Yves here. In yesterday’s Water Cooler, Lambert posted a link from Bloomberg that indicated that oil at $80 a barrel would pop the fracking bubble, an outcome we’d discussed previously. Some readers in comments expressed doubts.
In fact, it was already happening as oil prices were falling from over $100 a barrel through the nineties. Seasoned energy hands had warned that shale operations could be shut down rapidly, and that has started to take place. However, the author of this article argues that the shutdowns are likely to be delayed and that most US shale operations have low break-even costs, insulating them from the impact of the oil price drop. However, he misses that another driver of the shale boom has been access to super-cheap credit and an overly-bullish mentality that has not factored in the short production lives of shale wells. The junk bond market has been much less accommodating of late, and if that skittishness continues, the prognosis isn’t quite as sanguine for the industry as Cunningham suggests.
By Nick Cunningham, a Washington DC-based writer on energy and environmental issues. You can follow him on Twitter at @nickcunningham1. Originally published at OilPrice
Slumping oil prices are putting pressure on U.S. drillers.
The number of active rigs drilling for oil and gas fell by their most in two months, according to the latest data from oil services firm Baker Hughes. There were 19 oil rigs that were removed from operation as of Oct. 17, compared to the prior week. There are now 1,590 active oil rigs, the lowest level in six weeks.
“Unless there’s a significant reversal in oil prices, we’re going to see continued declines in the rig count, especially those drilling for oil,” James Williams, president of WTRG Economics, told Fuel Fix in an interview. “We could easily see the oil rig count down 100 by the end of the year, or more.”
Baker Hughes CEO Martin Craighead predicted that U.S. drilling companies could begin to seriously start removing rigs from operation if prices drop to around $75 per barrel. Some of the more expensive shale regions will not be profitable at current prices. For example, the pricey Tuscaloosa shale in Louisiana breaks even at about $92 per barrel.
But that also reflects the high costs of starting up a nascent shale region.
Much of the shale basins that are principally responsible for America’s oil production will not feel the effects of low prices as quickly as many are predicting.
Better-known shale formations, such as the Eagle Ford in South Texas, can break even at much lower prices. That’s because exploration companies have become familiar with the geology and fine-tuned drilling techniques to specific areas.
Productivity gains have allowed drillers to extract more oil for each rig it has in operation. For example, in North Dakota’s prolific Bakken formation, an average rig is producing over 530 barrels per day from a new well in October. Less than two years ago, that figure sat at around 300 barrels per day. Extracting more barrels from the same operation improves the economics of drilling, which means shale producers are not as vulnerable to lower prices as they used to be.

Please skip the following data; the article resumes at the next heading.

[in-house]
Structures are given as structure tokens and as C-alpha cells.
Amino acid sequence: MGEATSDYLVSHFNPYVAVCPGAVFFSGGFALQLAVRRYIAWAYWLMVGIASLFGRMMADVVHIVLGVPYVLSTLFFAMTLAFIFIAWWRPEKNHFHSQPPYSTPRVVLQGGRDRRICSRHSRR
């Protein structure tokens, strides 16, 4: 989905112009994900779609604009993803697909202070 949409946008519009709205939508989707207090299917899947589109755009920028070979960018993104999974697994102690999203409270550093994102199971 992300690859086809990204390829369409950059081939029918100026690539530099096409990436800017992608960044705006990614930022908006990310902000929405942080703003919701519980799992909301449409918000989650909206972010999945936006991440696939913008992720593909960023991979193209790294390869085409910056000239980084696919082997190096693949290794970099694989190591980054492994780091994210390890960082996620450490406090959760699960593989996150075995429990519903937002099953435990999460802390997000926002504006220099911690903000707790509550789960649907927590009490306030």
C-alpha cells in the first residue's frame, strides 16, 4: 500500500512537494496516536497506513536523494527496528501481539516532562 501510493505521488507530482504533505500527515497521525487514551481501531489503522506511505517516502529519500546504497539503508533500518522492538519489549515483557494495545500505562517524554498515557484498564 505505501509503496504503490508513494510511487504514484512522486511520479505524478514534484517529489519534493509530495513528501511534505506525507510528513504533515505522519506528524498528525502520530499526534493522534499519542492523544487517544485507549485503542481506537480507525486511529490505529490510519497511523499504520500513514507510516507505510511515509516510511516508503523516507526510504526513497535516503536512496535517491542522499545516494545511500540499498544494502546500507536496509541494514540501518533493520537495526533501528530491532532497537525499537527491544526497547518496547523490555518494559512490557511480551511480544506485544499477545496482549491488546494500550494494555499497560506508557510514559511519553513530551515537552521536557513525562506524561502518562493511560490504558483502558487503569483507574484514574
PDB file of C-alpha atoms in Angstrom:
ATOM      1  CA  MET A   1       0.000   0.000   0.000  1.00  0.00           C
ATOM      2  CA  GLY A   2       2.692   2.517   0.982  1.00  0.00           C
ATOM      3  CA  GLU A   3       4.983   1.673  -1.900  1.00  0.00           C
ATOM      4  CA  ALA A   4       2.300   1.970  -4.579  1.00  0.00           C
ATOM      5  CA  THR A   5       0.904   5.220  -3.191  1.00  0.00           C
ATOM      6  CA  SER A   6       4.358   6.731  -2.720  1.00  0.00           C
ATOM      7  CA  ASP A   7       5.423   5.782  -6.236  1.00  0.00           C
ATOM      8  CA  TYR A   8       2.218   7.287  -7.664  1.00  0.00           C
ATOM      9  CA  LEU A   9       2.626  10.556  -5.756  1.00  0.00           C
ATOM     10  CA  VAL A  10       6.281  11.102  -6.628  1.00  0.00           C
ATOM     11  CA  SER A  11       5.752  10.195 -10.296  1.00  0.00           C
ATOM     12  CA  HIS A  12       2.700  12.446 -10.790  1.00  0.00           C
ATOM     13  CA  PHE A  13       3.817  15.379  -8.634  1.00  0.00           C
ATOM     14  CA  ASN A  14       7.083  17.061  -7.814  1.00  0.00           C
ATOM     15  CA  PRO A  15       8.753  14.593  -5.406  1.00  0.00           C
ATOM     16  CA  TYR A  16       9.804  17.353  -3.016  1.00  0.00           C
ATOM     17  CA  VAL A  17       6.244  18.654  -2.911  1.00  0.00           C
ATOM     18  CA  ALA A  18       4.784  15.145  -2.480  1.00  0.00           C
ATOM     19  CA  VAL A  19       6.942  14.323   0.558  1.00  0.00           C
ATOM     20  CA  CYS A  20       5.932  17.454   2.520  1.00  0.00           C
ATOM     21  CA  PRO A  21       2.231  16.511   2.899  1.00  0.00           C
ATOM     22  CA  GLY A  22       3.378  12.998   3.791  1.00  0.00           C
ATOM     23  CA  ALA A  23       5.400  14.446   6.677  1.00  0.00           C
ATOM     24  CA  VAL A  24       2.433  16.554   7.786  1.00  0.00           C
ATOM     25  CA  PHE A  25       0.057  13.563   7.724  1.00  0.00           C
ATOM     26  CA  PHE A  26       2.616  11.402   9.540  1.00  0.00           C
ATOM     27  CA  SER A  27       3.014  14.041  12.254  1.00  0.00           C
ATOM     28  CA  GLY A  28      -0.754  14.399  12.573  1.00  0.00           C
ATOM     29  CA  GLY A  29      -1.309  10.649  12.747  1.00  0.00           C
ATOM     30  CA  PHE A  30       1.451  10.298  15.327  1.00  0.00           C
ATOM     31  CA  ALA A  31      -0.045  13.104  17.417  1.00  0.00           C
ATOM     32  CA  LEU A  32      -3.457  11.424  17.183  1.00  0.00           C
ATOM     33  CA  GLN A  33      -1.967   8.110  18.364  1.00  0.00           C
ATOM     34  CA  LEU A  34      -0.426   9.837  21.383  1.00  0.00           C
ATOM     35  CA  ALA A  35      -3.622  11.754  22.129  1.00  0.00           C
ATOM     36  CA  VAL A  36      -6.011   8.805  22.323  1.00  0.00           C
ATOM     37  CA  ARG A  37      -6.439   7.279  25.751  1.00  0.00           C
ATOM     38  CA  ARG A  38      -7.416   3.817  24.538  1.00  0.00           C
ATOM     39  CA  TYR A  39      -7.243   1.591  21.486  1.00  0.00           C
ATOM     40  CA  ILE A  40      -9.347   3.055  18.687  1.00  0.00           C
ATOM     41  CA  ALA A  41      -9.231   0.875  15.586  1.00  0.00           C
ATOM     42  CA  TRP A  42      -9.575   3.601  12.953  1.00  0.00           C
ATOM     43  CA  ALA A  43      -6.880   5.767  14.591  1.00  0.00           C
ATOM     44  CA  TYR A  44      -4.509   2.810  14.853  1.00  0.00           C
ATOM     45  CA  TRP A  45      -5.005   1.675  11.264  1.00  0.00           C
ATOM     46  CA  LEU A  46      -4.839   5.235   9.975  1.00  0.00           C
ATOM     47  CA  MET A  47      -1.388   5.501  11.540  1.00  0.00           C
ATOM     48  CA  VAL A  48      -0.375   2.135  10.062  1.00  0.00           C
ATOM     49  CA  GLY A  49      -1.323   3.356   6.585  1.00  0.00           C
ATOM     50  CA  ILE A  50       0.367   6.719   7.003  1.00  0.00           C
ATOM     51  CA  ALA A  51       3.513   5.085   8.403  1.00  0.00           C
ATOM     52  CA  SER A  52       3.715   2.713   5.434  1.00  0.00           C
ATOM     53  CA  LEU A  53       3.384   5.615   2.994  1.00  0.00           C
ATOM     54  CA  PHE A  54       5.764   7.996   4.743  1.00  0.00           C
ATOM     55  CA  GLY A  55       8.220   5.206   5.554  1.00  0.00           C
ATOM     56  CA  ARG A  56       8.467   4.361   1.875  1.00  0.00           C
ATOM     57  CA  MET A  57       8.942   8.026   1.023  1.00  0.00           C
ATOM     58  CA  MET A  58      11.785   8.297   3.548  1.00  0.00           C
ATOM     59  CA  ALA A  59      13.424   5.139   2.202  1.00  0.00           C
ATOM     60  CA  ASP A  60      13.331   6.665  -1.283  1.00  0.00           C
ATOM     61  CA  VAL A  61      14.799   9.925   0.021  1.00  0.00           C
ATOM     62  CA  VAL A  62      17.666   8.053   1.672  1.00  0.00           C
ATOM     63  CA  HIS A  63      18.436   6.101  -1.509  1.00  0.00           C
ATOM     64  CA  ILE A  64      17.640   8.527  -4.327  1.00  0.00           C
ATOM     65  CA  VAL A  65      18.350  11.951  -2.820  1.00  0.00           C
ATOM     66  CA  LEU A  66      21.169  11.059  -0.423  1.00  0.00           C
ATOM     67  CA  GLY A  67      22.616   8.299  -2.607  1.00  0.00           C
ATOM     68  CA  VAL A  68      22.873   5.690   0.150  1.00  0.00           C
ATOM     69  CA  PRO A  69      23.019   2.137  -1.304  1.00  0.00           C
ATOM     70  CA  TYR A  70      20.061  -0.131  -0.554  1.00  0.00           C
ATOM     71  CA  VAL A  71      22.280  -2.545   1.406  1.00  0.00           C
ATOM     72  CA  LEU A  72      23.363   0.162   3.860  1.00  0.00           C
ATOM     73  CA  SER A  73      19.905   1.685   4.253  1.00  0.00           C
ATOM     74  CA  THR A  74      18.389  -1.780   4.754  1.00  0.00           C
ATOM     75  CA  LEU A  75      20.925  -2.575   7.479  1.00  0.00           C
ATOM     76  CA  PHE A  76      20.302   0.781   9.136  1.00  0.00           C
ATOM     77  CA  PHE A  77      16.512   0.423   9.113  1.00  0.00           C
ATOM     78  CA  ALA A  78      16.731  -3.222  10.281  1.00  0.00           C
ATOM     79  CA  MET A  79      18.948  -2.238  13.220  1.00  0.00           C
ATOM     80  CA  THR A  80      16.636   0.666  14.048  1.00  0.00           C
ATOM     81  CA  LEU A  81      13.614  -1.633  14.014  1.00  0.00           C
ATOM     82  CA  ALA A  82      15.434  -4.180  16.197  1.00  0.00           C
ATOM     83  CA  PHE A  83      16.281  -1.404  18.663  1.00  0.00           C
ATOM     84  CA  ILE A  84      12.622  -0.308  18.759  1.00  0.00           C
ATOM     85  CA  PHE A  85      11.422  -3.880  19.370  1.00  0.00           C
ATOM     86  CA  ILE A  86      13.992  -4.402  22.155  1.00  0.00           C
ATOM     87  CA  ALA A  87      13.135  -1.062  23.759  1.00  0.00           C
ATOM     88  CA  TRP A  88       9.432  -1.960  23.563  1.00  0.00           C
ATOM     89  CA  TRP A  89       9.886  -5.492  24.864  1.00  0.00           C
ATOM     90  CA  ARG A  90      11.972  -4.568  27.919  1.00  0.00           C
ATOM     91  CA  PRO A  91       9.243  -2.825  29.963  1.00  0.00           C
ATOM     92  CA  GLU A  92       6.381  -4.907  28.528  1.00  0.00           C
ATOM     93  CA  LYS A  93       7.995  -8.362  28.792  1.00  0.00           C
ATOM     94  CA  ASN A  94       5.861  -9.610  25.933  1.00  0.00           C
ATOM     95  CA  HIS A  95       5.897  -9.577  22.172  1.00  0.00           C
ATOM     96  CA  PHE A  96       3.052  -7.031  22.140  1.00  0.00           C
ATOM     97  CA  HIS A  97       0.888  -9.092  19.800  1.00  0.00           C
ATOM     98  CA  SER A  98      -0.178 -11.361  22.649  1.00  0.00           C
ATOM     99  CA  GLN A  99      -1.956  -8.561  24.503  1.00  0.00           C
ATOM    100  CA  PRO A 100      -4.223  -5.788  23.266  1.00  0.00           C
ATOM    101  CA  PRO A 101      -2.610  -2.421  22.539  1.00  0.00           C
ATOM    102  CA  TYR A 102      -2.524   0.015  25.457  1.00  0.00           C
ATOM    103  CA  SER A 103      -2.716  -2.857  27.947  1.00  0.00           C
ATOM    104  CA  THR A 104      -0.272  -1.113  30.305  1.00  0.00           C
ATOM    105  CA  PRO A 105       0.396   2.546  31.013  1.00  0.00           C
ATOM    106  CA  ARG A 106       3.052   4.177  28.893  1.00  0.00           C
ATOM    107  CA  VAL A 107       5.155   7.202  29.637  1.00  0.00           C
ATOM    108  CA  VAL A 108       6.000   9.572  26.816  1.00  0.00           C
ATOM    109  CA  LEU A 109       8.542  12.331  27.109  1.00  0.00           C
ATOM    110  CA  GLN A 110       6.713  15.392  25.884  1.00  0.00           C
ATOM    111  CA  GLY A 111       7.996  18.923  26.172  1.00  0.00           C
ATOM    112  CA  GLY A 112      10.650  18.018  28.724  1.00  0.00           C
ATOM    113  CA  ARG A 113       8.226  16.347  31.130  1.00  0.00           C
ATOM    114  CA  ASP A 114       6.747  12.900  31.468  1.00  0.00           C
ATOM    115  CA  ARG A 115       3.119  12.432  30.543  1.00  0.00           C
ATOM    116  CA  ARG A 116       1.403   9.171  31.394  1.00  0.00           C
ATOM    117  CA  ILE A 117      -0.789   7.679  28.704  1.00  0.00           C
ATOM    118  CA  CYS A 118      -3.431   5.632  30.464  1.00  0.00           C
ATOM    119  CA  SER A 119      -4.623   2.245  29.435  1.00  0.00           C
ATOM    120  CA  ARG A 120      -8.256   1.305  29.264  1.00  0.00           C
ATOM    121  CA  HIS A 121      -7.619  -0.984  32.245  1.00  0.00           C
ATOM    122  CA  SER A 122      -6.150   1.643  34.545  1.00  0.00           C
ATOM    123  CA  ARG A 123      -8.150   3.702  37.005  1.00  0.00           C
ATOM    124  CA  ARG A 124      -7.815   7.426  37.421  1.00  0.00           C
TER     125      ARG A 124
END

Another factor that could insulate U.S. oil production is that companies also factor in sunk costs. That is, if they have already poured in millions of dollars into purchasing land leases and securing permits, throwing in a little extra money to drill the prospect is probably the rational thing to do even at current prices. It is only projects in their infancy that may not be economically feasible.
This should delay the drop in rig count, and delay the drop in overall U.S. oil production. As the Wall Street Journal notes, given these assumptions, U.S. oil production in the Eagle Ford, Bakken, and Permian could actually break even at just $60 per barrel.
Much rides on the decision making of officials in Saudi Arabia. Although exact calculations vary, the world’s only swing producer needs oil prices between $83 and $93 per barrel for its budget to break even. But that may not be as important of a metric as it appears. Saudi Arabia has an enormous stash of foreign exchange, and could run deficits for quite a while without too many problems. With average costs of oil production from wells in the Middle East sitting at only $25 per barrel, the Saudis can clearly wait out U.S. shale if they really want to.
But it may actually be Canada’s oil sands that end up being the first victim, the Wall Street Journal reports. Mining, processing, and pumping heavy oil sands from remote positions in Canada are much more costly than conventional oil and even shale oil in the U.S. While short-term operating costs are only around $40 per barrel, new projects need prices well above $90 per barrel to be in the money.
Rig counts are starting to drop, but due to the long lead time for most oil projects, it could be a while before production begins to decline in a significant way. What happens next will be largely determined by the outcome of the next OPEC meeting in Vienna on Nov. 27, where all eyes will be on Saudi Arabia.